Union of Orthodox Rabbis
- The Agudas HaRabonim should not be confused with the Agudath Israel of America (Agudas Yisroel) organization, or with the Union of Orthodox Congregations.
The Union of Orthodox Rabbis of the United States and Canada also known as the Agudath Harabonim ("union of rabbis"), and sometimes as the UOR, was established in 1901 in the United States and is among the oldest organizations of Orthodox rabbis which could be described as having a Haredi worldview. It had been for many years the principal group for such rabbis, though in recent years it has lost much of its former membership and influence.
It was originally aligned with the Orthodox Union; in later years, the Orthodox Union drifted apart from the Agudas HaRabbanim, and closer to the relatively Modern Orthodox Rabbinical Council of America (RCA).
Agudath Harabonim Today 
The organization has not shied away from controversy in the past .
In 1945, at Hotel McAlpin in New York City, the Union "formally assembled to excommunicate from Judaism what it deemed to be the community's most heretical voice: Rabbi Mordecai Kaplan, the man who eventually would become the founder of Reconstructionist Judaism. Kaplan, a critic of both Orthodox and Reform Judaism, believed that Jewish practice should be reconciled with modern thought, a philosophy reflected in his Sabbath Prayer Book.". The prayer book was allegedly burned.
The group has regularly placed advertisements in Jewish newspapers shortly before the High Holy Days, prohibiting worship at non-Orthodox synagogues. Similarly, the Friday April 4, 1997 edition of The Jewish Press, quoted from "A Historic Declaration", issued by the Union of Orthodox Rabbis on March 31, 1997:
- Reform and Conservative are not Judaism at all. Their adherents are Jews, according to the Jewish Law, but their religion is not Judaism...we appeal to our fellow Jew, members of the Reform and Conservative movements: Having been falsely led by heretical leaders that Reform and Conservative are legitimate branches and denominations of Judaism, we urge you to be guided by this declaration, and withdraw from your affiliation with Reform and Conservative temples and their clergy. Do not hesitate to attend an Orthodox synagogue due to your inadequate observance of Judaism. On the contrary, it is because of that inadequacy that you need to attend an Orthodox synagogue where you will be warmly welcomed...
The organization also condemned the National Jewish Outreach Program's (NJOP) Shabbat Across America/Canada (SAA) program because it co-ordinated and helped Reform and Conservative organizations. In an advertisement placed in the Friday March 7, 2003, edition of The Jewish Press it declared:
- ...Agudas Horabonim cannot approve of a call to attend a Reform or Conservative temple on Friday night, or any time. As important as Kiruv - bringing Jews closer to the synagogue - is, it must be carried out in accordance with the Halacha. Since the "Shabbat Across America/Canada" does not state that the synagogue must be Orthodox, clearly implying that it can also be a Reform and Conservative temple, the Agudas Harabonim strongly disapproves, and warns all Jews not to take part in the "Shabbat Across America/Canada" program.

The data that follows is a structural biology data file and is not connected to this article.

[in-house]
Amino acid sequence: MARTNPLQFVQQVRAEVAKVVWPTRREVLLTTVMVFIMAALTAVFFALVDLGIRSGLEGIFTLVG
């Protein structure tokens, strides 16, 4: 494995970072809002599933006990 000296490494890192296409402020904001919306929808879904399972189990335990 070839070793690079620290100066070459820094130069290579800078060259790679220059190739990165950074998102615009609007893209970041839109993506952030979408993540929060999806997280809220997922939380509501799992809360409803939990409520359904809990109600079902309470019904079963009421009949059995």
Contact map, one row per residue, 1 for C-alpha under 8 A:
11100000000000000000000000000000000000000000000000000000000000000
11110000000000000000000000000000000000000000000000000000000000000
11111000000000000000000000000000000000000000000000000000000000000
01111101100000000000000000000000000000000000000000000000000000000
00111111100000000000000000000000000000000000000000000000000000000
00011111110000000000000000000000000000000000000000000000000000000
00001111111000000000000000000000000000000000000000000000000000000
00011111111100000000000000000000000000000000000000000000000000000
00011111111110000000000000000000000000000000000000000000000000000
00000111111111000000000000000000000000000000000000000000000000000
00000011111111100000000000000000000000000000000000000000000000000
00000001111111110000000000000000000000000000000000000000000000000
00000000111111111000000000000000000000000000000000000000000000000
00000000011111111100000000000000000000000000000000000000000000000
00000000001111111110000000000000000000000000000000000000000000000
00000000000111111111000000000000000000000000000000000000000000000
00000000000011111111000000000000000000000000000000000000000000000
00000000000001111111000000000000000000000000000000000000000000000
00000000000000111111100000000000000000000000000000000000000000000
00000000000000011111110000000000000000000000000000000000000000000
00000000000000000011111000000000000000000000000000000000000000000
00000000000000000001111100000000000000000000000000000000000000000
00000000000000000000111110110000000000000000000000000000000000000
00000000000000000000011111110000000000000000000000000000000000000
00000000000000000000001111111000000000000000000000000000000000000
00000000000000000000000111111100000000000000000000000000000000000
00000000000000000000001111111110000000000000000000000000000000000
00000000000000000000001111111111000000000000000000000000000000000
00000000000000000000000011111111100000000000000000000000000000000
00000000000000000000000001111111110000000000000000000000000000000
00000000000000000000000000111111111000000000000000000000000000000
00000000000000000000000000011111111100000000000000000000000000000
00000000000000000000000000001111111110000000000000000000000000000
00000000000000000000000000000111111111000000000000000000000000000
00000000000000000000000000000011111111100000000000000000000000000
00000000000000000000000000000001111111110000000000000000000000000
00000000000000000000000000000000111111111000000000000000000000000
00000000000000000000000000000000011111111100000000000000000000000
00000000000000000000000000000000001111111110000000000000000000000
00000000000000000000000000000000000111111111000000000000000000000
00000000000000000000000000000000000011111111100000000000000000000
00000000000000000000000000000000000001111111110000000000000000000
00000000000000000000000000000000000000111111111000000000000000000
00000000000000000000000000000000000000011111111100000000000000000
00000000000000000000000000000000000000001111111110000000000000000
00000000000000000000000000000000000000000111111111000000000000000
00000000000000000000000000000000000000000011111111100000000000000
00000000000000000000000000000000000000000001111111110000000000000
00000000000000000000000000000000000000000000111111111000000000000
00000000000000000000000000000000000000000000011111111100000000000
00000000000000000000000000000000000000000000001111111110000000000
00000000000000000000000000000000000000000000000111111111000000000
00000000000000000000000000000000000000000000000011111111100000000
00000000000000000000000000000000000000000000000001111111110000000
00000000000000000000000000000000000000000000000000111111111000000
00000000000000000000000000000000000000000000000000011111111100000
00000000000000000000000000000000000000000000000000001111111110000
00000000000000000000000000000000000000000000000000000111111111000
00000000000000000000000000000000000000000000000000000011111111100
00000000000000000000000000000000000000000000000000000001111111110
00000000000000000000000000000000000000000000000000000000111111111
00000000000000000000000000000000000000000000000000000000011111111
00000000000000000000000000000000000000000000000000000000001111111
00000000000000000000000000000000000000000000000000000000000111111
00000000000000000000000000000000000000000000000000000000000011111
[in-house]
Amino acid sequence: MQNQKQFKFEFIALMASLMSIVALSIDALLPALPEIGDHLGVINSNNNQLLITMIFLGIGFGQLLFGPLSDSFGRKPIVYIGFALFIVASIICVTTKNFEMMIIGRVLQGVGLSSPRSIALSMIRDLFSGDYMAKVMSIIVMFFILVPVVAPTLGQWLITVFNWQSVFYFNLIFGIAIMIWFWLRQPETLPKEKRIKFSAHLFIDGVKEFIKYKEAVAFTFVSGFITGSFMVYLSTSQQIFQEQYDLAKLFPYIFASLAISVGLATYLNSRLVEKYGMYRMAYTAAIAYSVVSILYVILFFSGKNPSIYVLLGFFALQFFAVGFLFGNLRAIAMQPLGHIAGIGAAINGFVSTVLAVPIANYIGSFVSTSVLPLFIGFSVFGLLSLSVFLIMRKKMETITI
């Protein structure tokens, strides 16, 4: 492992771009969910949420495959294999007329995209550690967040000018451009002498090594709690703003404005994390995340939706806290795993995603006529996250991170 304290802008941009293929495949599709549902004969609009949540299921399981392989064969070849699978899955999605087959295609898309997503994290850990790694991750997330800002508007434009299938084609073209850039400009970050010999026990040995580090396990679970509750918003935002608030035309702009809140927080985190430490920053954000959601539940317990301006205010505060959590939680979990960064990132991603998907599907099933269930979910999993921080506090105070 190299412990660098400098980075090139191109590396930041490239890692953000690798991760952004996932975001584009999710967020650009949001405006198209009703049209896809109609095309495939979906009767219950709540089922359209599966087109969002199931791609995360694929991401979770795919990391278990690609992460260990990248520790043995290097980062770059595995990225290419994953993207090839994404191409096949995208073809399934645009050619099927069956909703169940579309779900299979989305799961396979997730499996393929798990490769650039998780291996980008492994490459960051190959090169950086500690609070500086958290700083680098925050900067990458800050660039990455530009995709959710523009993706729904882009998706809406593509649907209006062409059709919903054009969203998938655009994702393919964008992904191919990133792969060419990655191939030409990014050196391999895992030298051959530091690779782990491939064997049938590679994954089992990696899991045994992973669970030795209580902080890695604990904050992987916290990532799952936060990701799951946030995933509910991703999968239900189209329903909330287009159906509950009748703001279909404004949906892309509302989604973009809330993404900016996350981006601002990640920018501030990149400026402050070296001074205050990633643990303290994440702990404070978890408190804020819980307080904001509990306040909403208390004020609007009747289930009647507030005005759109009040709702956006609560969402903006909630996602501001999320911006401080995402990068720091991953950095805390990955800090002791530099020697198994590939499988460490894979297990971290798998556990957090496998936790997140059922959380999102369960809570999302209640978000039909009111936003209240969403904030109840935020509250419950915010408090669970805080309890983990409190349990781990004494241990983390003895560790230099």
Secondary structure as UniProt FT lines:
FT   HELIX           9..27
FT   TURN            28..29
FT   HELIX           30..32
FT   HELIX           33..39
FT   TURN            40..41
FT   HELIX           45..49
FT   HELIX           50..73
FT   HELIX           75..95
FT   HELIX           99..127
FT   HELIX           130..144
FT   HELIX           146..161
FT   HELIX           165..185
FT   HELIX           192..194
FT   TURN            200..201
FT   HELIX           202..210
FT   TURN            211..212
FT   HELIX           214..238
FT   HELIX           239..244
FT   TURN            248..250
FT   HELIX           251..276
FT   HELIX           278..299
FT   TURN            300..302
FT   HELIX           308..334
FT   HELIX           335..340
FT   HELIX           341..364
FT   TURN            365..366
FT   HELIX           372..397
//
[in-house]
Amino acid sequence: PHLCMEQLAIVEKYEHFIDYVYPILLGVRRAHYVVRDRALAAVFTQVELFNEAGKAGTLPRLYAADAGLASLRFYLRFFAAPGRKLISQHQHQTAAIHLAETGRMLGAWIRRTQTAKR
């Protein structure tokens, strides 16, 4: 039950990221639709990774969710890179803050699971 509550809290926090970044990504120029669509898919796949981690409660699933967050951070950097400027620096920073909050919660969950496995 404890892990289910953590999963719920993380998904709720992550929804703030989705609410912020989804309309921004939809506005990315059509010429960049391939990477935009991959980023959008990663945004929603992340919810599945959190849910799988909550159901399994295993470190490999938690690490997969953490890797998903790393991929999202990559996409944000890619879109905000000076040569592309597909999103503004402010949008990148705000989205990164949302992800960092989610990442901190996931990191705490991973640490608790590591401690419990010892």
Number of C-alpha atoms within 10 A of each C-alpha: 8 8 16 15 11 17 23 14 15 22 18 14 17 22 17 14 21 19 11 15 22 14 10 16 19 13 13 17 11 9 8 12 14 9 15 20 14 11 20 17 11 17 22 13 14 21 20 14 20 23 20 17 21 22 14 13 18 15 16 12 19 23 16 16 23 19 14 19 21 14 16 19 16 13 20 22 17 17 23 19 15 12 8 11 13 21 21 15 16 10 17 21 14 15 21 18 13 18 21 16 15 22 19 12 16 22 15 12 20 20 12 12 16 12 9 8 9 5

One of the leading organizers of the above public protests was Rabbi David Hollander, a well-known Orthodox rabbi and writer in New York.
Simone Veil 
In 2005, French politician Simone Veil, an Auschwitz survivor, was invited to speak at the commemoration of the 60th anniversary of the camp's liberation. Yehuda Levin, on behalf of the Union, wrote to the President of Poland that it was inappropriate for Veil to speak at the event, since by "having brought about the legalization of abortion in France" she was "responsible for an ongoing destruction of human life far exceeding that of the Nazis".
Critics of Agudath Harabonim's efforts claim that the group's leadership does not deserve a media bully pulpit to denounce the practices of other American Jewish movements, because its rabbinical membership represents a statistically small portion of the total number of rabbis ordained by all movements in the United States, and even by the Orthodox movement itself.
In addition, they maintain that the group's controversial activities are not vocally supported by the American Orthodox Jewish community as whole, because its centrist and Modern Orthodox rabbinical members generally do not appear with the group during such announcements. In addition, rabbis maintaining membership in both the UOR and Rabbinical Council of America frequently tend to place greater importance in, and watch more carefully, the activities of the RCA, thus making their support of UOR activities marginal at best.
At present, the Union of Orthodox Rabbis of the United States and Canada does not maintain an official website.
- Zachary Silver, "A look back at a different book burning," The Forward, June 3, 2005
- Debra Nussbaum Cohen, How a small Orthodox group wrote a national story, Jewish Telegraphic Agency [j. the Jewish News Weekly of Northern California], April 4, 1997
- Article Details
- E.g., "The Agudas Horabbonim still exists, but is little more than a paper organization." Jerome Chanes, A Primer on the American Jewish Community, American Jewish Committee
- E.g., "The Union of Orthodox Rabbis of the U.S. and Canada comprises a fraction of the Orthodox rabbinate in North America, and in Israel, the ultra-Orthodox, despite massive support from the government, still reach only a fraction of the population." Remarks of Eric H. Yoffie, President of the Union for Reform Judaism (then the Union of American Hebrew Congregations), April 12, 1997.